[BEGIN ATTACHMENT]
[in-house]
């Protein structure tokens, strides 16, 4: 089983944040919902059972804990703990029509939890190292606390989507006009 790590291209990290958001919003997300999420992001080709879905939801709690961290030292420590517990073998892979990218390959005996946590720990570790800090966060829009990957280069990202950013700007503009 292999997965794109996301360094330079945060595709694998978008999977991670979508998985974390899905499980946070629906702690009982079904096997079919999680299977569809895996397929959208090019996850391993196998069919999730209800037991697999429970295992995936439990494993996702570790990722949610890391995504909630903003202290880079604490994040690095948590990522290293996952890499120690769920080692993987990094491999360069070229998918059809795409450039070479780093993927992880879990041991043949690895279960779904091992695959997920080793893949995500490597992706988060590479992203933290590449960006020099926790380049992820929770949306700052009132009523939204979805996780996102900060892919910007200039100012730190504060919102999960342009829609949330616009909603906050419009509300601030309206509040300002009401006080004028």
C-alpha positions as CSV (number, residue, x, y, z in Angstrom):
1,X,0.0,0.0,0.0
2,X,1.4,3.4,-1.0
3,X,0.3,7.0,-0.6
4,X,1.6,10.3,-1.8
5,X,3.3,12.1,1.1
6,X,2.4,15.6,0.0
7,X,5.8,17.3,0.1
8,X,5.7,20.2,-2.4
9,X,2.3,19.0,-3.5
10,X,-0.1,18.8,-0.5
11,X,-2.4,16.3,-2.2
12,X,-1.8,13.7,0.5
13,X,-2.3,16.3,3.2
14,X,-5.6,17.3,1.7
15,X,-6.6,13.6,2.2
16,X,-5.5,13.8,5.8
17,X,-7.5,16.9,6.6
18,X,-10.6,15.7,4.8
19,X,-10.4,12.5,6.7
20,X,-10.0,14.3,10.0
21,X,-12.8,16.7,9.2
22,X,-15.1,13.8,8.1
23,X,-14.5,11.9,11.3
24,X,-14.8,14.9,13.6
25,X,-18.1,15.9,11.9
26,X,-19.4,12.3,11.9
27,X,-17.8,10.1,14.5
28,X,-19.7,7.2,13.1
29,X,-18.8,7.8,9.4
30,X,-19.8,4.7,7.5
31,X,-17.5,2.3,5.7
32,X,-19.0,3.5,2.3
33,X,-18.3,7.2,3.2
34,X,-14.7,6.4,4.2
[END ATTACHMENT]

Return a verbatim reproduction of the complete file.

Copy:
[in-house]
């Protein structure tokens, strides 16, 4: 089983944040919902059972804990703990029509939890190292606390989507006009 790590291209990290958001919003997300999420992001080709879905939801709690961290030292420590517990073998892979990218390959005996946590720990570790800090966060829009990957280069990202950013700007503009 292999997965794109996301360094330079945060595709694998978008999977991670979508998985974390899905499980946070629906702690009982079904096997079919999680299977569809895996397929959208090019996850391993196998069919999730209800037991697999429970295992995936439990494993996702570790990722949610890391995504909630903003202290880079604490994040690095948590990522290293996952890499120690769920080692993987990094491999360069070229998918059809795409450039070479780093993927992880879990041991043949690895279960779904091992695959997920080793893949995500490597992706988060590479992203933290590449960006020099926790380049992820929770949306700052009132009523939204979805996780996102900060892919910007200039100012730190504060919102999960342009829609949330616009909603906050419009509300601030309206509040300002009401006080004028």
C-alpha positions as CSV (number, residue, x, y, z in Angstrom):
1,X,0.0,0.0,0.0
2,X,1.4,3.4,-1.0
3,X,0.3,7.0,-0.6
4,X,1.6,10.3,-1.8
5,X,3.3,12.1,1.1
6,X,2.4,15.6,0.0
7,X,5.8,17.3,0.1
8,X,5.7,20.2,-2.4
9,X,2.3,19.0,-3.5
10,X,-0.1,18.8,-0.5
11,X,-2.4,16.3,-2.2
12,X,-1.8,13.7,0.5
13,X,-2.3,16.3,3.2
14,X,-5.6,17.3,1.7
15,X,-6.6,13.6,2.2
16,X,-5.5,13.8,5.8
17,X,-7.5,16.9,6.6
18,X,-10.6,15.7,4.8
19,X,-10.4,12.5,6.7
20,X,-10.0,14.3,10.0
21,X,-12.8,16.7,9.2
22,X,-15.1,13.8,8.1
23,X,-14.5,11.9,11.3
24,X,-14.8,14.9,13.6
25,X,-18.1,15.9,11.9
26,X,-19.4,12.3,11.9
27,X,-17.8,10.1,14.5
28,X,-19.7,7.2,13.1
29,X,-18.8,7.8,9.4
30,X,-19.8,4.7,7.5
31,X,-17.5,2.3,5.7
32,X,-19.0,3.5,2.3
33,X,-18.3,7.2,3.2
34,X,-14.7,6.4,4.2